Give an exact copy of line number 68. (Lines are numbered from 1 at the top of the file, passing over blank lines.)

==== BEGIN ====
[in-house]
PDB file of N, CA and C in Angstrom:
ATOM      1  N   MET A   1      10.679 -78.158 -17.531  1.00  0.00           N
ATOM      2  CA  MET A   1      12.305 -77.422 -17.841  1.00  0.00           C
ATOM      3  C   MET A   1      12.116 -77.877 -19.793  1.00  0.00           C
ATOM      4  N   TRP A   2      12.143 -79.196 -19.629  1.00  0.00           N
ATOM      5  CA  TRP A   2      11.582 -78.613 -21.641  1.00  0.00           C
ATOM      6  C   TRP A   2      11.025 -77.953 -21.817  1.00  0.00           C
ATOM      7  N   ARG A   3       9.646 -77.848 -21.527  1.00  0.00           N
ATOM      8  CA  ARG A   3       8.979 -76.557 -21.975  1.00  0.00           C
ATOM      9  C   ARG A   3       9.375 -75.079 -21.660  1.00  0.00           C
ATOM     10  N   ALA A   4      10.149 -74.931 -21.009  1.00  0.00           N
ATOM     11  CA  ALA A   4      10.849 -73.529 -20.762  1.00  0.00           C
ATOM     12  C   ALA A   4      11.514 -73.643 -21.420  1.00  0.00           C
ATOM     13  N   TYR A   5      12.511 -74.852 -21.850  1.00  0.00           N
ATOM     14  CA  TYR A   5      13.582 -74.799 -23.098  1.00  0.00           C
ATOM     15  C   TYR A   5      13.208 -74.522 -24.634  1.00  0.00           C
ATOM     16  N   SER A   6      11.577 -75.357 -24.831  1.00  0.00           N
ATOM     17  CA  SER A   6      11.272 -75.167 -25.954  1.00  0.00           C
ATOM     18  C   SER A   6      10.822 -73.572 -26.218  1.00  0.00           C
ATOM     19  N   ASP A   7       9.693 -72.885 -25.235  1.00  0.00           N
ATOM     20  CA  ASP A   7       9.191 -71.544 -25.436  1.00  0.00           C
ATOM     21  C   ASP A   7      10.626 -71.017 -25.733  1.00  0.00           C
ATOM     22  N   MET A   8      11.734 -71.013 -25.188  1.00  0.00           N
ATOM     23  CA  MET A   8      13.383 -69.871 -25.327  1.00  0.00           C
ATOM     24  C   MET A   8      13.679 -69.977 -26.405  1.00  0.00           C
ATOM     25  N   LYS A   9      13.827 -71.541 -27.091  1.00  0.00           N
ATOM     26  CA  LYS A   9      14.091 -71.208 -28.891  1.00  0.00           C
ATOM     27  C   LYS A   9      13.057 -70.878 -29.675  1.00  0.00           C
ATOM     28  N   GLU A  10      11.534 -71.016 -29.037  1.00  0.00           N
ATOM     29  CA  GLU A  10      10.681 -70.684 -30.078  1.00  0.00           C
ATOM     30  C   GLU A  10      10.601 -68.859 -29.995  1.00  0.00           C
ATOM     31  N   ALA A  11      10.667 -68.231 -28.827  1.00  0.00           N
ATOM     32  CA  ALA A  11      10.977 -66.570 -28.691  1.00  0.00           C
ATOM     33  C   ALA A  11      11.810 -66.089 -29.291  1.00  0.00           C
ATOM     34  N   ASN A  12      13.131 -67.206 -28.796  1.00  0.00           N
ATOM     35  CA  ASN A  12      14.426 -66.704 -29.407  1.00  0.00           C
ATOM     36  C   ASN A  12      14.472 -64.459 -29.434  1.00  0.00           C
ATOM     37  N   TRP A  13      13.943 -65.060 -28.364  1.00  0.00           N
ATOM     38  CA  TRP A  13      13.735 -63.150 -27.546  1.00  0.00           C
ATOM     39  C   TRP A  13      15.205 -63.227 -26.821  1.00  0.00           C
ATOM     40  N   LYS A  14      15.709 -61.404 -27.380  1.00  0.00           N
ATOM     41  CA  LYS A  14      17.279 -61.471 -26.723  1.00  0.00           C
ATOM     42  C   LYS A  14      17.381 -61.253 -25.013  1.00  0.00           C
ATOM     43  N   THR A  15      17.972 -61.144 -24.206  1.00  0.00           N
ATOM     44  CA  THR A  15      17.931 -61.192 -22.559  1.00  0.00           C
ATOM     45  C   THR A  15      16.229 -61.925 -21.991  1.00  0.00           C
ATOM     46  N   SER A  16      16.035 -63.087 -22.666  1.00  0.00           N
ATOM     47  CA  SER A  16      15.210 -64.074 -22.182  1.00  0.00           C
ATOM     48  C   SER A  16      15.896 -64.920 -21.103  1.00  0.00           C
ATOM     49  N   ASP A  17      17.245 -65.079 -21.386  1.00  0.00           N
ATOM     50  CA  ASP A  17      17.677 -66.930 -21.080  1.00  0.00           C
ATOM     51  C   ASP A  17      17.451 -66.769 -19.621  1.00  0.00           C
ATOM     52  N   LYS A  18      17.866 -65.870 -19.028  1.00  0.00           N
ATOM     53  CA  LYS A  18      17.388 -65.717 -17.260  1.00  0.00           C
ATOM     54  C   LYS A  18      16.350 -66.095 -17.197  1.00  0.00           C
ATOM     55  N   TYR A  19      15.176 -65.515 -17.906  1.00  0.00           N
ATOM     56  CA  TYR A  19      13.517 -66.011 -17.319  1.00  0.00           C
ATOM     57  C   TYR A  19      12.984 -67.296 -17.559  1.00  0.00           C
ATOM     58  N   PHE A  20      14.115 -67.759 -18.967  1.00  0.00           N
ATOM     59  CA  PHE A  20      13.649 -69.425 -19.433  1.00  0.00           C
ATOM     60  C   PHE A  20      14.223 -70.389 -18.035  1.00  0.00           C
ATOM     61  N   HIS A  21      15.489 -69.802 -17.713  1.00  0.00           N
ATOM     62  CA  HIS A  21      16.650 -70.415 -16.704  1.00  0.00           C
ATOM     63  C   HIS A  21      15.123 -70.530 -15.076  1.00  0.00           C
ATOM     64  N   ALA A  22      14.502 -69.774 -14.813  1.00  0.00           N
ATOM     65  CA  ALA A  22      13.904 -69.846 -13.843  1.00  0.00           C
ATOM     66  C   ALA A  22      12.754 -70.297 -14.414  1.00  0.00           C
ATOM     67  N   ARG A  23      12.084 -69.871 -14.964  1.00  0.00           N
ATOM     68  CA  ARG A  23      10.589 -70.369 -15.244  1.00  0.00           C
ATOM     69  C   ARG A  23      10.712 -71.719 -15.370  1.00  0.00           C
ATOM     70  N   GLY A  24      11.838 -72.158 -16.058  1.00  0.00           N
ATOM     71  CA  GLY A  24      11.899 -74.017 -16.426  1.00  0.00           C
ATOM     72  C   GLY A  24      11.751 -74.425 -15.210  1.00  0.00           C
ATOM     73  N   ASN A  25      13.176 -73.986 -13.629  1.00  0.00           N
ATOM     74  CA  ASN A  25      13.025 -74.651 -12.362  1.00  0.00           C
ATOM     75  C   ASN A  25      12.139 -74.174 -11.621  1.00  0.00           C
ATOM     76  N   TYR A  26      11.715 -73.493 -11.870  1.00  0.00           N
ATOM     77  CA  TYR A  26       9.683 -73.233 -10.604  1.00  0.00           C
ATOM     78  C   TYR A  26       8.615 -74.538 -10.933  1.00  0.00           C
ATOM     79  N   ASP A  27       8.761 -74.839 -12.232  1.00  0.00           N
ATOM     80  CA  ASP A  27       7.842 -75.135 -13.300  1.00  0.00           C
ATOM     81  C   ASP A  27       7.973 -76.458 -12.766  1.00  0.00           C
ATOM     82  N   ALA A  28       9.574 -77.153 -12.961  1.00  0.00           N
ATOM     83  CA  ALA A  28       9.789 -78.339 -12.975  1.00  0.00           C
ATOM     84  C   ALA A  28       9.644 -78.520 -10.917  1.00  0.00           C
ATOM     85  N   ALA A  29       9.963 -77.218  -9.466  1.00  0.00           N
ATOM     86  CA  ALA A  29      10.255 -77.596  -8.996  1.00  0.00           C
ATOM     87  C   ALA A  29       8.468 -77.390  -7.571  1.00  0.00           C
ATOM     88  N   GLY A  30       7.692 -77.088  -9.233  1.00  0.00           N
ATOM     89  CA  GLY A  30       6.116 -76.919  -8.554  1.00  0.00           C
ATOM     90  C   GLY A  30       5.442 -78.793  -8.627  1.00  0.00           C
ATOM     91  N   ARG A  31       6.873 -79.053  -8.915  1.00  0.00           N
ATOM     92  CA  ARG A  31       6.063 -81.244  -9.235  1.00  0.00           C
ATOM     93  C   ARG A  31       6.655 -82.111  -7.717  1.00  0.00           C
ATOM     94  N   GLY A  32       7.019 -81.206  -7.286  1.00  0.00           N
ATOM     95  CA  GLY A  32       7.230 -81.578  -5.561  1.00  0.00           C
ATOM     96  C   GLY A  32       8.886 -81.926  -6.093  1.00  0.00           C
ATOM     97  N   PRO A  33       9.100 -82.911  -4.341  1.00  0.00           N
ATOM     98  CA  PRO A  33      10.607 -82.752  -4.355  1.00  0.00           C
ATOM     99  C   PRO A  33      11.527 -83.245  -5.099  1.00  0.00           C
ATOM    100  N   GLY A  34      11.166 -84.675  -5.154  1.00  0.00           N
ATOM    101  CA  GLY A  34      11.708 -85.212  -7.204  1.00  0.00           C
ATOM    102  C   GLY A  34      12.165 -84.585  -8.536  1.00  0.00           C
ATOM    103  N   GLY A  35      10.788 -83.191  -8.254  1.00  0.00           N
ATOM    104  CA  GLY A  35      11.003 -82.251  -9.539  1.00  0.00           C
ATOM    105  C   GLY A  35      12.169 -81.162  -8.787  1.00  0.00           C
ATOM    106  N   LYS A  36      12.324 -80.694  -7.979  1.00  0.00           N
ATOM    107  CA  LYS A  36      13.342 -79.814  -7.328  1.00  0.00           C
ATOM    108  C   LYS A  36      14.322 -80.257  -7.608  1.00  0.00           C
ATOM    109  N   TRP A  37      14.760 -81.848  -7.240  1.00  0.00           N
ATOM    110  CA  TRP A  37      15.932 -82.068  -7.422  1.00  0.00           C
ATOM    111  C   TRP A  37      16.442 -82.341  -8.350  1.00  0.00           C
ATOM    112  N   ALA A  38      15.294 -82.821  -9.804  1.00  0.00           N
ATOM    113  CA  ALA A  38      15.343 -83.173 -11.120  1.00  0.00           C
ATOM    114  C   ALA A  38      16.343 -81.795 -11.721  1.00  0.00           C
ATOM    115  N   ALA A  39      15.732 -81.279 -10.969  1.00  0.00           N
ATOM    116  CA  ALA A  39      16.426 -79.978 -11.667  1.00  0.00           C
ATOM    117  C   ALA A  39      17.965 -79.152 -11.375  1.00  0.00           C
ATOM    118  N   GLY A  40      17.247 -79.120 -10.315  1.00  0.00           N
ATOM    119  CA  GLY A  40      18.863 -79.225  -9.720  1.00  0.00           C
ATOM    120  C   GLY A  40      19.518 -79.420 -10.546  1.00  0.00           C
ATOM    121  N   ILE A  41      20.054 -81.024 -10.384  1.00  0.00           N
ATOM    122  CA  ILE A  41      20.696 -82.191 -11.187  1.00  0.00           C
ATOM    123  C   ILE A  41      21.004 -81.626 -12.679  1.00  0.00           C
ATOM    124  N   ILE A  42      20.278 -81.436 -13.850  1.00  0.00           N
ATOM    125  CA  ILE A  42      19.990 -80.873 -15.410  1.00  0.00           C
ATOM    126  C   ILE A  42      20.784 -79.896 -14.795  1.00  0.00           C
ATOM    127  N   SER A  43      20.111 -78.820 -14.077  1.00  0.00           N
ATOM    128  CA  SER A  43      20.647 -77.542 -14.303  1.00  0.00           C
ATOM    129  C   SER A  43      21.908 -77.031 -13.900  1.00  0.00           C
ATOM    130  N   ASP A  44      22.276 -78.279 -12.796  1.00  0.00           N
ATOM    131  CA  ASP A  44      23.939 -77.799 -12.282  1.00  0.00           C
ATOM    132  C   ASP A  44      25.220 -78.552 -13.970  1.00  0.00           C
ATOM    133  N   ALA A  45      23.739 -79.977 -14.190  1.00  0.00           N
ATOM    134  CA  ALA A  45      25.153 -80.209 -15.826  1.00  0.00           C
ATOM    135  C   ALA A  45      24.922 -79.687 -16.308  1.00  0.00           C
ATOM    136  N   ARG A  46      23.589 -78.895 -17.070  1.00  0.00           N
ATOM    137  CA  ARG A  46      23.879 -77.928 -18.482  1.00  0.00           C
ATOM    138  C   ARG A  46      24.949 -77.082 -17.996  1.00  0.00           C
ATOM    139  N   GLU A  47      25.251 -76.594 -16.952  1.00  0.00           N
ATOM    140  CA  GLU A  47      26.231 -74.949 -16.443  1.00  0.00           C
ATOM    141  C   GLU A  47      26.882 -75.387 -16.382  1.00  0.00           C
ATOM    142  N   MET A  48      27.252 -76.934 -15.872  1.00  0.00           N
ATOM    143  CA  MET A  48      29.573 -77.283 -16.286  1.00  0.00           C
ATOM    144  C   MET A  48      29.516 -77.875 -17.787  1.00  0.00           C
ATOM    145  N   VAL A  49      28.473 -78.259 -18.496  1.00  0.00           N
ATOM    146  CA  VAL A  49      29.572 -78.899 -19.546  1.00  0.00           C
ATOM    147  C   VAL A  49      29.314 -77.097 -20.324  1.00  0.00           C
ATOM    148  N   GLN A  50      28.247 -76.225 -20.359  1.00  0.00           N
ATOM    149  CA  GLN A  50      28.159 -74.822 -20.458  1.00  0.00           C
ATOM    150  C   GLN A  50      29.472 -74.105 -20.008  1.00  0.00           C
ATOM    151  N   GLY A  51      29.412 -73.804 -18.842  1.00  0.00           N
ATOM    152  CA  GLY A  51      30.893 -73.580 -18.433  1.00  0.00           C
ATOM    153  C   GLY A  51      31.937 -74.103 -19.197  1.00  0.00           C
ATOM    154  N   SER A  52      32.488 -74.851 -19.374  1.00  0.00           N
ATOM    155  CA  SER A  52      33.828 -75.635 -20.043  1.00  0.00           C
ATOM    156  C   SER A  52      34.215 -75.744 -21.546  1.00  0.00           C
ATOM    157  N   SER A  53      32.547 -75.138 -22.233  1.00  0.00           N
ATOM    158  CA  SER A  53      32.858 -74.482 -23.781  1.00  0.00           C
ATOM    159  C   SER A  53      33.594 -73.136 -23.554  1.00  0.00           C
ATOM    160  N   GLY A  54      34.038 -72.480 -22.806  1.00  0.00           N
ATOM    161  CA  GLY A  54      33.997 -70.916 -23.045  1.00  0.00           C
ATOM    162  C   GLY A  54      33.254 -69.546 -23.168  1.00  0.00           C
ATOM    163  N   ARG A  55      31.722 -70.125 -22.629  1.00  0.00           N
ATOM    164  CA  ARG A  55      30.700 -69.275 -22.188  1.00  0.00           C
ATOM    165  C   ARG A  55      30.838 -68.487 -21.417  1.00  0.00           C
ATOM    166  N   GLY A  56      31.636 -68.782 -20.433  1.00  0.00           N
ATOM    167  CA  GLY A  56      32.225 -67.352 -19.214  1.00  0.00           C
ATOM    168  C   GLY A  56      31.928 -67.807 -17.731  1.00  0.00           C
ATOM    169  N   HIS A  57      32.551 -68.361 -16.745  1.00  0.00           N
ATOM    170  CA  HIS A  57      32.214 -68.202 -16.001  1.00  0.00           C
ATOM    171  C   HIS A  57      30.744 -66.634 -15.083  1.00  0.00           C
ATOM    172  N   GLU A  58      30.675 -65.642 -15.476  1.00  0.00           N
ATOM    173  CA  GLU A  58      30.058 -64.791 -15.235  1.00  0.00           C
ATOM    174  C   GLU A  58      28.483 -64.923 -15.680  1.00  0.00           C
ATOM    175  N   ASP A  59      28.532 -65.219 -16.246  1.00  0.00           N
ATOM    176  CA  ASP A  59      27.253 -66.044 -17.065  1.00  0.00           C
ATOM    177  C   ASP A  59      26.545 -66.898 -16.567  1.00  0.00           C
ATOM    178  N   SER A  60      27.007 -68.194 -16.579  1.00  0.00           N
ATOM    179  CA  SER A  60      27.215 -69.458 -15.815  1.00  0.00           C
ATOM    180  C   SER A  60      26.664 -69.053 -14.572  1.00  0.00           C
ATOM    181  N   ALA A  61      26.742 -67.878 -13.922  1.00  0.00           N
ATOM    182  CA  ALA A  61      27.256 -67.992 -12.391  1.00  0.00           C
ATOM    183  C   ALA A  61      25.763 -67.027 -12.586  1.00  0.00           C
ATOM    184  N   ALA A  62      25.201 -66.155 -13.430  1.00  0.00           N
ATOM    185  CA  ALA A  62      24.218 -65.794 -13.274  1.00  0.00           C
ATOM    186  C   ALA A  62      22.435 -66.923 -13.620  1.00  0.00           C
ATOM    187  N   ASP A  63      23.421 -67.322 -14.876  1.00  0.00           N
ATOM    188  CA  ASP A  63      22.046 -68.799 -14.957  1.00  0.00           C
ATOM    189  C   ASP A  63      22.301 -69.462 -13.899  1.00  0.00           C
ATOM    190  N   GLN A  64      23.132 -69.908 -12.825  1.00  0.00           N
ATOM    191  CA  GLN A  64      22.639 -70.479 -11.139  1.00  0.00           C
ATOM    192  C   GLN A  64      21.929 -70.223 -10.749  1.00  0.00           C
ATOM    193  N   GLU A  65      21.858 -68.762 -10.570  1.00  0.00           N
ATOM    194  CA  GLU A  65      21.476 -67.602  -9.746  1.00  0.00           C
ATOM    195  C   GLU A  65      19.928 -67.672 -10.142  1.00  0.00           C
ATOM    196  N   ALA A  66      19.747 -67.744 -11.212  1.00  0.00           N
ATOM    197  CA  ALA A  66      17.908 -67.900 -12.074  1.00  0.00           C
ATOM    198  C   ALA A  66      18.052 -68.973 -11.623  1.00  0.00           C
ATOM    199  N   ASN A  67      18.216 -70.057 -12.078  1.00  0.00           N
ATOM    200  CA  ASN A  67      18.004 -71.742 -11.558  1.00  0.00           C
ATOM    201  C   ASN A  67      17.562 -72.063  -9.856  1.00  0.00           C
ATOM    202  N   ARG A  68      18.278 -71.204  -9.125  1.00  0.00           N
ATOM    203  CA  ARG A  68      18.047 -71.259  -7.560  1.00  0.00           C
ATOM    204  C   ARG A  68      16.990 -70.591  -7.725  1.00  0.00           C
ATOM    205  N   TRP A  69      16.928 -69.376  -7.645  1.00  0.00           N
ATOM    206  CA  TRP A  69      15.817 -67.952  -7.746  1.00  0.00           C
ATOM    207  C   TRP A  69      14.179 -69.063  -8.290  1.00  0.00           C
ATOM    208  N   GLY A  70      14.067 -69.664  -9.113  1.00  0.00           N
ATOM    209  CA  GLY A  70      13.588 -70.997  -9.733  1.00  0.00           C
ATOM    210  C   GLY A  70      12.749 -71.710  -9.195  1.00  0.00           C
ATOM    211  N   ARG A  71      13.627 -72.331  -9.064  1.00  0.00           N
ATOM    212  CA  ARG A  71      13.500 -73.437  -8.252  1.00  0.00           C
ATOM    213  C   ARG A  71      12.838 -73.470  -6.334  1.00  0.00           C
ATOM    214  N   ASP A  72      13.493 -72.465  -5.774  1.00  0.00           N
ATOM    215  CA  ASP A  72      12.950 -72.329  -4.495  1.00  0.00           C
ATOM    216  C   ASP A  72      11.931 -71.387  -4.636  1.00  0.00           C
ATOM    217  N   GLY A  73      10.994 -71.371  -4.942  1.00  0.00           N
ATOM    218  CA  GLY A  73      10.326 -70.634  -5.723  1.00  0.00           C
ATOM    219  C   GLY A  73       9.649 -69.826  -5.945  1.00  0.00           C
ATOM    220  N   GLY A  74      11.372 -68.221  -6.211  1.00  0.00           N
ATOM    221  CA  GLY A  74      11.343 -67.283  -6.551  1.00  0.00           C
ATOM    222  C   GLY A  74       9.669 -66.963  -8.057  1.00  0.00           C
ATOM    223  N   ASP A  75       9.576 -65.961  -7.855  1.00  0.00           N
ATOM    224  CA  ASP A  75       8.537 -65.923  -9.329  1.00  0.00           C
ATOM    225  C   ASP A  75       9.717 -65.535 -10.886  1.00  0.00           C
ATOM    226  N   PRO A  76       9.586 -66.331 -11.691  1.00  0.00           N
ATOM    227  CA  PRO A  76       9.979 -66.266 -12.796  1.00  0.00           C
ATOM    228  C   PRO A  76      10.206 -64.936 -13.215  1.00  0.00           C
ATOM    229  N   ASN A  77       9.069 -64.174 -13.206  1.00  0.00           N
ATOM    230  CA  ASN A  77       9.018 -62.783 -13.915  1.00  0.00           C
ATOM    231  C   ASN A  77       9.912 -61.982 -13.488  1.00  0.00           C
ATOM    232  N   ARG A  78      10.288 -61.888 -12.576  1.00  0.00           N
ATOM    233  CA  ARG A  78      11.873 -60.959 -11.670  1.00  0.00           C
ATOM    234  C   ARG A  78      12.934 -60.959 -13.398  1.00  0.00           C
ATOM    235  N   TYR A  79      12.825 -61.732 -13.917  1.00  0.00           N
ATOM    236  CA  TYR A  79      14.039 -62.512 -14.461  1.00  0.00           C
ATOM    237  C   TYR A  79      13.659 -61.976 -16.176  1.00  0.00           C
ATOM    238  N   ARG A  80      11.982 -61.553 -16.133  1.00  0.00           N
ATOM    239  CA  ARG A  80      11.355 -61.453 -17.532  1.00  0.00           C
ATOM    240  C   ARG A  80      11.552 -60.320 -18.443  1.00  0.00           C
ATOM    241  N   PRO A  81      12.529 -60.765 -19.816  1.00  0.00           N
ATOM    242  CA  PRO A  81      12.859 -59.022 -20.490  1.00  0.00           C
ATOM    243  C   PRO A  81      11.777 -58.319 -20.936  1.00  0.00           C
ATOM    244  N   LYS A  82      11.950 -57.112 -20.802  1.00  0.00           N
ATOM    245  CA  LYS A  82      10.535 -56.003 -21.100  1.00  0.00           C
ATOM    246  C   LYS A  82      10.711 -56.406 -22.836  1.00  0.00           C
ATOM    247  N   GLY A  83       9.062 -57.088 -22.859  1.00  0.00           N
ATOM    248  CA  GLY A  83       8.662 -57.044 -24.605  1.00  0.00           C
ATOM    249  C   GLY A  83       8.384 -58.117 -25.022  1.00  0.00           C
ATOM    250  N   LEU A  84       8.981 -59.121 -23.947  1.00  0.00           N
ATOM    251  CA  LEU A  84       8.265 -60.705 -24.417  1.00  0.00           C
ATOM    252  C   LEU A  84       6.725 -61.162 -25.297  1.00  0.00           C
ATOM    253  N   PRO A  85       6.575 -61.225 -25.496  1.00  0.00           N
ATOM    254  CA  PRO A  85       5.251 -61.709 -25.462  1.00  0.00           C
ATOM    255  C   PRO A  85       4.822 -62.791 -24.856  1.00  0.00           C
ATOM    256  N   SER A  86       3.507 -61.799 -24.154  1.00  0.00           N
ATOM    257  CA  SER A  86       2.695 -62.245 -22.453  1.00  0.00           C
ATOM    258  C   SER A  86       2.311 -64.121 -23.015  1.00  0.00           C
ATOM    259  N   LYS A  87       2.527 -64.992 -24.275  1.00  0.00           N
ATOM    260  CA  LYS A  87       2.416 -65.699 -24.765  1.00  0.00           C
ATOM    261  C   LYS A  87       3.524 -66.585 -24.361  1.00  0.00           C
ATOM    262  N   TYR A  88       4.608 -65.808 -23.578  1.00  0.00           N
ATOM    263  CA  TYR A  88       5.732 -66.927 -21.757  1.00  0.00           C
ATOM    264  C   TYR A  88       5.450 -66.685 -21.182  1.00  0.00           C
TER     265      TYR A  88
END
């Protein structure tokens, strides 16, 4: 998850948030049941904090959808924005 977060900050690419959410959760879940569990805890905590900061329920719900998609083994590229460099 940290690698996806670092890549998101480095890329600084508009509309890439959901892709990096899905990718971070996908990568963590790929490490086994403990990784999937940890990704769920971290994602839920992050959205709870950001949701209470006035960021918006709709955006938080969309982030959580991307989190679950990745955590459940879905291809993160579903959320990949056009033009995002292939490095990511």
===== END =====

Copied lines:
ATOM     66  C   ALA A  22      12.754 -70.297 -14.414  1.00  0.00           C